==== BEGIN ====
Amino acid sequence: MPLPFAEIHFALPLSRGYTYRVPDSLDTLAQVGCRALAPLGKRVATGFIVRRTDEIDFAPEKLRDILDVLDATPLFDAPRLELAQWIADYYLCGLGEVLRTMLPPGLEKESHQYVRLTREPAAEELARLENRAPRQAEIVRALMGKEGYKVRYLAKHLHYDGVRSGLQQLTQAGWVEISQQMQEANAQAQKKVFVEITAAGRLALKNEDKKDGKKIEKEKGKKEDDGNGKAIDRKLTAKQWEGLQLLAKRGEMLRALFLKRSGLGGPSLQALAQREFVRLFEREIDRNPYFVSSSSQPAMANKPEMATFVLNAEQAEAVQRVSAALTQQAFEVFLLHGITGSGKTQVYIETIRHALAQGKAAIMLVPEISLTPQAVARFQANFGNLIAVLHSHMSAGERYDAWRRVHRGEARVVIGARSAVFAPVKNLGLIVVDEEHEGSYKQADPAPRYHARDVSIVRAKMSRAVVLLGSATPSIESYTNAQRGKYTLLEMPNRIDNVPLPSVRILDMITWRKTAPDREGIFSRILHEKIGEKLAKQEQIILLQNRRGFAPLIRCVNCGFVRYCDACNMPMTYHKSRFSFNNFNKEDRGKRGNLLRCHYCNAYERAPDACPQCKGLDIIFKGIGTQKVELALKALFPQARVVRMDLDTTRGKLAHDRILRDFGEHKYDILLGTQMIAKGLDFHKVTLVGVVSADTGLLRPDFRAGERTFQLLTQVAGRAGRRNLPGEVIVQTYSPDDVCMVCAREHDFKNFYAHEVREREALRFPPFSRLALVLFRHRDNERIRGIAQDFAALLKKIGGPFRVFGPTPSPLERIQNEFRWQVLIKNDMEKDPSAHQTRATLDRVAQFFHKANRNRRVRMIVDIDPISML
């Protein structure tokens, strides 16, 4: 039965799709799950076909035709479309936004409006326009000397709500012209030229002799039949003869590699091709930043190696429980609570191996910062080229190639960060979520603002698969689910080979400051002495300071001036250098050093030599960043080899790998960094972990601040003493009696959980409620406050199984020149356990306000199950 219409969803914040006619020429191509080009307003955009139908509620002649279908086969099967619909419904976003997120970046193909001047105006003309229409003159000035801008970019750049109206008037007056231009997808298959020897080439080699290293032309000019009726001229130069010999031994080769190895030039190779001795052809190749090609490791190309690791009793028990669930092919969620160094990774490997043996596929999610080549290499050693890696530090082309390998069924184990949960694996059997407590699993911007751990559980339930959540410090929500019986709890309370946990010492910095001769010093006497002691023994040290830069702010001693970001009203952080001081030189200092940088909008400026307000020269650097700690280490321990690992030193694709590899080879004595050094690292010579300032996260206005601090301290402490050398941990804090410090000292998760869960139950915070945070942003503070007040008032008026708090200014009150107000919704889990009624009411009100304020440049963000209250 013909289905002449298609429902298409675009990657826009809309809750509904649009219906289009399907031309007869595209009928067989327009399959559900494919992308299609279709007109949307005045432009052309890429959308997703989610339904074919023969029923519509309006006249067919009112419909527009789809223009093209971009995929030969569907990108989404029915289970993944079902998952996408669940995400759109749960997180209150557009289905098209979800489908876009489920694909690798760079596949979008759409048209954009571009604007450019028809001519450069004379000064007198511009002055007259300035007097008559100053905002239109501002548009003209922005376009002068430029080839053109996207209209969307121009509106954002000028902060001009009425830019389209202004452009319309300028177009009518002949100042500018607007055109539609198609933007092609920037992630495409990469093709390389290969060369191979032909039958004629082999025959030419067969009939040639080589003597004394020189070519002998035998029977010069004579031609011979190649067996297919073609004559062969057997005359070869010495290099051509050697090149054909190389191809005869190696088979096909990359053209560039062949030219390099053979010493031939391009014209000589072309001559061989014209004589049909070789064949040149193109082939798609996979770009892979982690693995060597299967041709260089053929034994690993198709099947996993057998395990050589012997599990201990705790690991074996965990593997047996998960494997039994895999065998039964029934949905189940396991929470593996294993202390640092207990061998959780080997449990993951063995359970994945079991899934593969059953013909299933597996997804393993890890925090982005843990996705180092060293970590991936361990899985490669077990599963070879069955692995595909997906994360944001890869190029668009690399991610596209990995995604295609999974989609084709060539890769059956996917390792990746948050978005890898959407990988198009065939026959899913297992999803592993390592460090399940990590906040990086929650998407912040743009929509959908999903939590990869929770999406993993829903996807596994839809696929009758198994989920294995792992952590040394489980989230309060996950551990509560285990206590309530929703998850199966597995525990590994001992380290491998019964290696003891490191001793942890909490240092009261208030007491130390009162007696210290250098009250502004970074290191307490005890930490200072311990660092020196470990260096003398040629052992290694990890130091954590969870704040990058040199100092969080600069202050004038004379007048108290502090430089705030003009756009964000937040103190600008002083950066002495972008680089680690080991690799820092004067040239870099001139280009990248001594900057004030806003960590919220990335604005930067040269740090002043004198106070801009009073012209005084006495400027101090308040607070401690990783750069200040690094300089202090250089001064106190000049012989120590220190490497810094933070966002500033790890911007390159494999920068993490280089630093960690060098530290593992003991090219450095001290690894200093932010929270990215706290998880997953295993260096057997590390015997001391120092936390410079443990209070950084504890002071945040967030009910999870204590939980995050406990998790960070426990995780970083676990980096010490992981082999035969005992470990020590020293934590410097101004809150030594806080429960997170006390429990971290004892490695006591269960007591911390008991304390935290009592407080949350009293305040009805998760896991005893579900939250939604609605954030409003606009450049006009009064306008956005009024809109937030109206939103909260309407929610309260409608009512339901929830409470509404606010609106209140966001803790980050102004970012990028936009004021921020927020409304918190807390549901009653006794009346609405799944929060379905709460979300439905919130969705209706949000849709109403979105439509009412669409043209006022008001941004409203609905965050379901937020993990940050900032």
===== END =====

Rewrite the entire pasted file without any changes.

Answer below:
Amino acid sequence: MPLPFAEIHFALPLSRGYTYRVPDSLDTLAQVGCRALAPLGKRVATGFIVRRTDEIDFAPEKLRDILDVLDATPLFDAPRLELAQWIADYYLCGLGEVLRTMLPPGLEKESHQYVRLTREPAAEELARLENRAPRQAEIVRALMGKEGYKVRYLAKHLHYDGVRSGLQQLTQAGWVEISQQMQEANAQAQKKVFVEITAAGRLALKNEDKKDGKKIEKEKGKKEDDGNGKAIDRKLTAKQWEGLQLLAKRGEMLRALFLKRSGLGGPSLQALAQREFVRLFEREIDRNPYFVSSSSQPAMANKPEMATFVLNAEQAEAVQRVSAALTQQAFEVFLLHGITGSGKTQVYIETIRHALAQGKAAIMLVPEISLTPQAVARFQANFGNLIAVLHSHMSAGERYDAWRRVHRGEARVVIGARSAVFAPVKNLGLIVVDEEHEGSYKQADPAPRYHARDVSIVRAKMSRAVVLLGSATPSIESYTNAQRGKYTLLEMPNRIDNVPLPSVRILDMITWRKTAPDREGIFSRILHEKIGEKLAKQEQIILLQNRRGFAPLIRCVNCGFVRYCDACNMPMTYHKSRFSFNNFNKEDRGKRGNLLRCHYCNAYERAPDACPQCKGLDIIFKGIGTQKVELALKALFPQARVVRMDLDTTRGKLAHDRILRDFGEHKYDILLGTQMIAKGLDFHKVTLVGVVSADTGLLRPDFRAGERTFQLLTQVAGRAGRRNLPGEVIVQTYSPDDVCMVCAREHDFKNFYAHEVREREALRFPPFSRLALVLFRHRDNERIRGIAQDFAALLKKIGGPFRVFGPTPSPLERIQNEFRWQVLIKNDMEKDPSAHQTRATLDRVAQFFHKANRNRRVRMIVDIDPISML
């Protein structure tokens, strides 16, 4: 039965799709799950076909035709479309936004409006326009000397709500012209030229002799039949003869590699091709930043190696429980609570191996910062080229190639960060979520603002698969689910080979400051002495300071001036250098050093030599960043080899790998960094972990601040003493009696959980409620406050199984020149356990306000199950 219409969803914040006619020429191509080009307003955009139908509620002649279908086969099967619909419904976003997120970046193909001047105006003309229409003159000035801008970019750049109206008037007056231009997808298959020897080439080699290293032309000019009726001229130069010999031994080769190895030039190779001795052809190749090609490791190309690791009793028990669930092919969620160094990774490997043996596929999610080549290499050693890696530090082309390998069924184990949960694996059997407590699993911007751990559980339930959540410090929500019986709890309370946990010492910095001769010093006497002691023994040290830069702010001693970001009203952080001081030189200092940088909008400026307000020269650097700690280490321990690992030193694709590899080879004595050094690292010579300032996260206005601090301290402490050398941990804090410090000292998760869960139950915070945070942003503070007040008032008026708090200014009150107000919704889990009624009411009100304020440049963000209250 013909289905002449298609429902298409675009990657826009809309809750509904649009219906289009399907031309007869595209009928067989327009399959559900494919992308299609279709007109949307005045432009052309890429959308997703989610339904074919023969029923519509309006006249067919009112419909527009789809223009093209971009995929030969569907990108989404029915289970993944079902998952996408669940995400759109749960997180209150557009289905098209979800489908876009489920694909690798760079596949979008759409048209954009571009604007450019028809001519450069004379000064007198511009002055007259300035007097008559100053905002239109501002548009003209922005376009002068430029080839053109996207209209969307121009509106954002000028902060001009009425830019389209202004452009319309300028177009009518002949100042500018607007055109539609198609933007092609920037992630495409990469093709390389290969060369191979032909039958004629082999025959030419067969009939040639080589003597004394020189070519002998035998029977010069004579031609011979190649067996297919073609004559062969057997005359070869010495290099051509050697090149054909190389191809005869190696088979096909990359053209560039062949030219390099053979010493031939391009014209000589072309001559061989014209004589049909070789064949040149193109082939798609996979770009892979982690693995060597299967041709260089053929034994690993198709099947996993057998395990050589012997599990201990705790690991074996965990593997047996998960494997039994895999065998039964029934949905189940396991929470593996294993202390640092207990061998959780080997449990993951063995359970994945079991899934593969059953013909299933597996997804393993890890925090982005843990996705180092060293970590991936361990899985490669077990599963070879069955692995595909997906994360944001890869190029668009690399991610596209990995995604295609999974989609084709060539890769059956996917390792990746948050978005890898959407990988198009065939026959899913297992999803592993390592460090399940990590906040990086929650998407912040743009929509959908999903939590990869929770999406993993829903996807596994839809696929009758198994989920294995792992952590040394489980989230309060996950551990509560285990206590309530929703998850199966597995525990590994001992380290491998019964290696003891490191001793942890909490240092009261208030007491130390009162007696210290250098009250502004970074290191307490005890930490200072311990660092020196470990260096003398040629052992290694990890130091954590969870704040990058040199100092969080600069202050004038004379007048108290502090430089705030003009756009964000937040103190600008002083950066002495972008680089680690080991690799820092004067040239870099001139280009990248001594900057004030806003960590919220990335604005930067040269740090002043004198106070801009009073012209005084006495400027101090308040607070401690990783750069200040690094300089202090250089001064106190000049012989120590220190490497810094933070966002500033790890911007390159494999920068993490280089630093960690060098530290593992003991090219450095001290690894200093932010929270990215706290998880997953295993260096057997590390015997001391120092936390410079443990209070950084504890002071945040967030009910999870204590939980995050406990998790960070426990995780970083676990980096010490992981082999035969005992470990020590020293934590410097101004809150030594806080429960997170006390429990971290004892490695006591269960007591911390008991304390935290009592407080949350009293305040009805998760896991005893579900939250939604609605954030409003606009450049006009009064306008956005009024809109937030109206939103909260309407929610309260409608009512339901929830409470509404606010609106209140966001803790980050102004970012990028936009004021921020927020409304918190807390549901009653006794009346609405799944929060379905709460979300439905919130969705209706949000849709109403979105439509009412669409043209006022008001941004409203609905965050379901937020993990940050900032």